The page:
5 Ways to Get Out of a Car Lease Early

By Kat Tretina on 12 April 2018 0 comments

Leasing a vehicle is still a popular way to finance a new car. According to Experian, nearly 30 percent of all new vehicles were leased rather than purchased during the fourth quarter of 2017. Leasing comes with some initial perks; you can often get a much nicer car than you could afford buying outright, and it's a tempting option to trade in for a newer model every few years. But the payments and restrictions of a lease can quickly get old.

Whether you are sick of your current vehicle, or can't afford your lease payments any longer, getting out of a car lease can be tricky. However, you do have a few options when it comes to freeing yourself from a car lease that is no longer meeting your needs. (See also: What You Need to Know Before Leasing a Car)

1. Transfer your lease

Easily the most convenient of your options, transferring your car lease is the most popular way out of it. Many dealerships will work with you to get you in a new car. They might buy out your old lease so you can open up a new one with them. If you stick with the same car manufacturer, you're more likely to be able to transfer your lease to a new vehicle.

2. Swap your lease

Some auto manufacturers allow you to swap your lease with another individual. However, you should know that the lease transfer doesn't necessarily remove you from being the responsible party. Should the person who takes over your lease stop making payments, you may still be on the hook for the missed payments. Make sure to carefully look over the terms and agreement before you finalize the transfer.

Additionally, you may be required to make some concessions that lowers the monthly payment for the person who takes over your lease. These payments are usually one-time and range from $500 to $5,000. To learn more, check out a lease swapping site like LeaseTrader or Swap A Lease.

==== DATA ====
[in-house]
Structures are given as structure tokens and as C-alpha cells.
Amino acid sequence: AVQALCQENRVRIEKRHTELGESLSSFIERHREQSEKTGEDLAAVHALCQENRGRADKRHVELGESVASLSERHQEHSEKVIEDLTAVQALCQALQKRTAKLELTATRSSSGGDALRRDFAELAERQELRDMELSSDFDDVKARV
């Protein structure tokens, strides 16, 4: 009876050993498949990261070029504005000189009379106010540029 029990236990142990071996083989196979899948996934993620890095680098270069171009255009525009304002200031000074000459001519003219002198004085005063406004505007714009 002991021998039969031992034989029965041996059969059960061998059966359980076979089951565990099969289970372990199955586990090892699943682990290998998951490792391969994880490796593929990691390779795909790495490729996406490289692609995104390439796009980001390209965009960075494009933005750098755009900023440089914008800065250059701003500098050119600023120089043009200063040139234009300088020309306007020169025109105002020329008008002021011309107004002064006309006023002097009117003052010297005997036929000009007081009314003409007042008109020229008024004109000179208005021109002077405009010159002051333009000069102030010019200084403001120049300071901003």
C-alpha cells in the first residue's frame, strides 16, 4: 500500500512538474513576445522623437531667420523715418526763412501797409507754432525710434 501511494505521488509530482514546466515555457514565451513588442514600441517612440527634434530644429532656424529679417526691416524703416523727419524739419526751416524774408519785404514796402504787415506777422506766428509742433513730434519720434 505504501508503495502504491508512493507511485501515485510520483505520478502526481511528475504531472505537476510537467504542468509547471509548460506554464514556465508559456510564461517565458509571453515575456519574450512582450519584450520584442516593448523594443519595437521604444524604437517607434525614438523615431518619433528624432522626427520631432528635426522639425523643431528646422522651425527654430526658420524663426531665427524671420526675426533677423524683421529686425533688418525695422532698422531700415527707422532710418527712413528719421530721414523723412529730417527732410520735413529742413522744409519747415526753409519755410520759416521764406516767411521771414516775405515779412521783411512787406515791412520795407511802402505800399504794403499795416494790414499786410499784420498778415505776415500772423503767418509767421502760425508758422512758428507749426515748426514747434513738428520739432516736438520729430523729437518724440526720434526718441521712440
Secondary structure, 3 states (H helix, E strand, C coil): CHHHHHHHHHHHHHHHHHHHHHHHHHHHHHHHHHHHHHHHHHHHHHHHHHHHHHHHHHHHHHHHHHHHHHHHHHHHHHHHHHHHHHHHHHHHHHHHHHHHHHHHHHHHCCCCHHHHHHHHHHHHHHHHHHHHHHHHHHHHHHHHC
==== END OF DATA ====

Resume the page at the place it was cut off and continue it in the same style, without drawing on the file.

3. Pay the penalty to return the car early

In nearly all auto leases, you have the option of being released from the contract if you pay a penalty fee. It can be expensive and paying the penalty isn't ideal, but if you're determined to get a new car or get out of the lease, paying it might be worthwhile.

Generally, you will need to pay some kind of termination fee in addition to the remaining depreciated value on the car. Keep in mind that the depreciated value can be a lot of money in the end.

4. Trade or sell the vehicle

Many people don't realize that they can, in fact, buy the car out of their contract and sell it independently. This approach may be a far better option than paying a penalty to get out of the contract.

However, buying the car out of your contract can take a bit more elbow grease on your behalf. First you need to contact the leasing company — not the car dealership — and find out how much it costs to buy out your contract.

Once you have this number, you will have to pay an early termination fee. That fee can be in the neighborhood of $200 to $500 in addition to the buyout amount. The buyout amount will generally be less than current market value — but not always. You are more likely to come out ahead if you put a large down payment on your car at the onset of the lease.

Once you own the car, you are free to do whatever you like with it — include sell it. This is a great option if you're sure you can sell the car easily. (See also: Should You Buy Your Leased Car?)

5. Contact the leasing company

If you experience a financial hardship and cannot afford your payments, you may want to consider contacting your leasing company directly.

Depending on your leasing company and your contract, you may be able to work out a temporary alternative payment plan. You could get a lower payment for a few months or even postpone your payments altogether. You'll pay more in interest over time, but it can give you a little more breathing room in your budget while you get back on your feet.

Before you look into options for getting out of your car's lease, it is important to review the terms of your contract so you understand exactly what your options are. Before falling behind on your payments or taking any drastic action, contact your leasing company directly to see what you can do with your car.

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